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Alumni News

We would like to stay in touch with American Indian Studies alumni.  Please let us know what you are doing by downloading the Stay In Touch! form and send it to:

University of Wisconsin - Eau Claire
American Indian Studies Program
Hibbard Hall 384
Eau Claire, WI 54702-4004


Jasmine Wiley, 2010

Jasmine Wiley, 2010 Grad"Since graduating UWEC in 2010, I have been attending the University of Wisconsin School of Medicine and Public Health pursuing my M.D. as a member of the Wisconsin Academy for Rural Medicine.  During medical school, I have continued to build on the connections and training I received through my education in the American Indian Studies Program at UWEC, and have worked with the St. Croix Tribe of Chippewa as well as the Menominee Tribal Clinic.  I am also a member of the volunteer staff at Olive Tree Yoga Foundation as the wellness adviser for the First Nations programs-- programs that strive to empower communities to wellness and leadership through yoga and leadership training.  

I will graduate from UWSMPH in May 2014 and plan to pursue a family practice residency, with the ultimate goal of returning to Wisconsin to practice.  I hope to continue to work with tribal populations to help empower native communities on their own journey to wellness."

JP Leary, 1994 graduate

JP Leary, 1994 alumnus"After graduating from UW-Eau Claire, I went on to earn a MA in history at the University of Oklahoma, and eventually, a Ph.D. in Educational Policy Studies from the University of Wisconsin-Madison.  I am currently in my third year as an Assistant Professor in Humanistic Studies-First Nations Studies at the University of Wisconsin-Green Bay.  Prior to arriving at UW-Green Bay, I served for 15 years as the American Indian Studies Consultant at the Wisconsin Department of Public Instruction.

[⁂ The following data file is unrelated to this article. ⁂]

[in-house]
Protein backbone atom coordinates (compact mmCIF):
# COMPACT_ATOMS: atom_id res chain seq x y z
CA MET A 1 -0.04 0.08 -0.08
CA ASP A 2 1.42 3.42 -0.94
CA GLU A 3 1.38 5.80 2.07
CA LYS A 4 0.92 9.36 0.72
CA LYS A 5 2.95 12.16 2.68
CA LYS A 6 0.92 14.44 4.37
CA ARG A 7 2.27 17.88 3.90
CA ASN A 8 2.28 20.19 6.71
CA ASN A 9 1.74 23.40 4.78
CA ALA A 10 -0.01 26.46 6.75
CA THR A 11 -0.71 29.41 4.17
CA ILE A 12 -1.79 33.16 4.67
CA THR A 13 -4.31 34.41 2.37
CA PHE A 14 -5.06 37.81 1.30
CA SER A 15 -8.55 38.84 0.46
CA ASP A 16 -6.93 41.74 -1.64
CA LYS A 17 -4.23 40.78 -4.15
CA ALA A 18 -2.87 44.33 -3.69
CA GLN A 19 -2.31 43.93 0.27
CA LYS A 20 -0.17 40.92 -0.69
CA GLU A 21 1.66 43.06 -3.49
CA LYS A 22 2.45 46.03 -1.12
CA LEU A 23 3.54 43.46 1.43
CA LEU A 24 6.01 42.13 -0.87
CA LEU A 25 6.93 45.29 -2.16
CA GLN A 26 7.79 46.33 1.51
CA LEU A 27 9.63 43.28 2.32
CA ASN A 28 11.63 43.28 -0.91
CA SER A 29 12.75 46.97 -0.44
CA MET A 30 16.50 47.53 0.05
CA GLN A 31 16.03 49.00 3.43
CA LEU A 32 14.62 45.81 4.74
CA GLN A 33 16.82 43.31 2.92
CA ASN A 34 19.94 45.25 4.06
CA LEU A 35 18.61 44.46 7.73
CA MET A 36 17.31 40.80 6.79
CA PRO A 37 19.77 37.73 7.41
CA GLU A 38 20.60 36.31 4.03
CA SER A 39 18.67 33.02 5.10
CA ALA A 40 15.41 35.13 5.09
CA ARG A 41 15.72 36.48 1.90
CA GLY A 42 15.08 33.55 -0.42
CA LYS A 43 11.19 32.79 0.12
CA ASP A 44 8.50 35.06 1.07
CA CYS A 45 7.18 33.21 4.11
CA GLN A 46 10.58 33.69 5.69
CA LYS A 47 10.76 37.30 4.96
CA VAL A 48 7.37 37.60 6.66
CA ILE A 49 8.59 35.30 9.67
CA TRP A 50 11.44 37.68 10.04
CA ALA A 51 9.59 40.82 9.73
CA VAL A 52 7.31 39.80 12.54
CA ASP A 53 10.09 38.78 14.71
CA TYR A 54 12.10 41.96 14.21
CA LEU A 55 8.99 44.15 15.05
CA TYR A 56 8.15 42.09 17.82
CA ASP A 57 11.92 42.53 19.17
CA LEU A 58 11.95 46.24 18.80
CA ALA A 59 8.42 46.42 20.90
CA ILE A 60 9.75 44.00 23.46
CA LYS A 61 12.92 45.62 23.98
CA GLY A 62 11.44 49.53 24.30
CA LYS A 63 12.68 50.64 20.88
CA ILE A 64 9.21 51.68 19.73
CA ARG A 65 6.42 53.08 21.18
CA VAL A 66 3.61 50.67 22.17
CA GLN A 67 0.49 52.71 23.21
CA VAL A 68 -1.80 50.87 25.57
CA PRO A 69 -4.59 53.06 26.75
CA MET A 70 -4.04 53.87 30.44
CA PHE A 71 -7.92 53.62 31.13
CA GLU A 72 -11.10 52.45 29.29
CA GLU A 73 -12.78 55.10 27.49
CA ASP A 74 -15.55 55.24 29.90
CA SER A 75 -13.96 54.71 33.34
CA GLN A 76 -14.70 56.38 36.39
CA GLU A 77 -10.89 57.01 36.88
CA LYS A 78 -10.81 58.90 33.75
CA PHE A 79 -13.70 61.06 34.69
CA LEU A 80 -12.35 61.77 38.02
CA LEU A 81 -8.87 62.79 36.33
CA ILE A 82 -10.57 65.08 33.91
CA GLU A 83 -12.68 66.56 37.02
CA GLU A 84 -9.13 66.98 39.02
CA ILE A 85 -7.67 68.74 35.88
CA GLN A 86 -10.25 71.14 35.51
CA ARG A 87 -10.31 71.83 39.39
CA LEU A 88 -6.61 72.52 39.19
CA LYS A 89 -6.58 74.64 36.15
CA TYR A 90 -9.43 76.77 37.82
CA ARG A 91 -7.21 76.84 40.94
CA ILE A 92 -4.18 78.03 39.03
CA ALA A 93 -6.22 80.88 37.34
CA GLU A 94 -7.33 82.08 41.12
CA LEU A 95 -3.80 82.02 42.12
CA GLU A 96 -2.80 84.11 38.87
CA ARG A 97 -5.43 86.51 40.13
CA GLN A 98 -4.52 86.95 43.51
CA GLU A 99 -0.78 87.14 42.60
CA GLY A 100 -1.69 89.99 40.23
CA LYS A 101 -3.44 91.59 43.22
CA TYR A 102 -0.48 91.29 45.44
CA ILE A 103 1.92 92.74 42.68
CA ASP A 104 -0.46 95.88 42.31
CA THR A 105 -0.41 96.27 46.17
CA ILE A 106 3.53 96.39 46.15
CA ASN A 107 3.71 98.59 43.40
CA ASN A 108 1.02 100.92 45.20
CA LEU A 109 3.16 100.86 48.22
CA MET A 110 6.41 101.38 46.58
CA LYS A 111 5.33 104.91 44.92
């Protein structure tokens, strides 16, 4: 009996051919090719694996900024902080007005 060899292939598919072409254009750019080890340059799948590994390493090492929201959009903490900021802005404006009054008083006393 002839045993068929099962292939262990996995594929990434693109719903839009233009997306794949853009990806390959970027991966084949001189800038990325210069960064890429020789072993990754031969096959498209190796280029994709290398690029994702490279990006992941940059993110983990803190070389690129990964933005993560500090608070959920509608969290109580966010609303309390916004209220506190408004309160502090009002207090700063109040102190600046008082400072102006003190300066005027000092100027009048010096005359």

Outstanding teaching and strong mentorship from American Indian Studies faculty members prepared me well for the rigors of graduate school and professional life.  I was fortunate to have courses with Ron Satz (still the most challenging professor I have ever had), Jim Oberly (who book A Nation of Statesmen I assign to my Mohican Ethnohistory students), Rick St. Germaine (who directed my senior thesis on Anna Mae Aquash), Debra Barker (my teacher for American Indian Literature and my role model as a new faculty member working with Native students), Melissa Pflug (whose ideas I draw upon in Intro to the Tribal World), Mike Hilger (who work I assign in American Indians and Film), and May Ellen Alea (who I think of every time someone compliments my writing skills).  Although American Indian Studies was only a minor when I was at UWEC, the program also supplemented its regular offerings with special courses, including a Lakota Studies course taught by visiting faculty from Sinte Gleska University, and courses focused on Native peoples of the Great Lakes taught by visiting scholars at the Chippewa Valley Museum.  I was able to learn a great deal about UWEC and UW System curriculum policies while serving as a student representative on the committee charged with developing the American Indian Studies major.

Dean, and later Provost, Ronald N. Satz proved to be an outstanding mentor and friend.  As his research assistant, I traveled wit him to Tahlequah, Oklahoma for a Cherokee History Conference, where he introduced me to many of the leading historians in the field, and conducted research related to his testimony in the US Supreme Court cases Fond du Lac v. Carlson and Mille Lacs v. Minnesota.  With his guidance, I selected the University of Oklahoma's history program for graduate school, and after I graduated from OU, he hired me as project staff in AIS, where I worked on projects in the University Archives and created AIS research guides for McIntyre Library.  It was with his encouragement and support that I applied for and was hired as the DPI American Indian Studies Consultant.  He and I co-founded the American Indian Studies Summer Institute in 1997, an event which still continues to provide professional development opportunities offered in partnership with tribal nations in the state.

As a faculty member in First Nations Studies at UW-Green Bay, I look back with gratitude on my years at UW-Eau Claire, knowing full well that the American Indian Studies program helped me to get where I am today."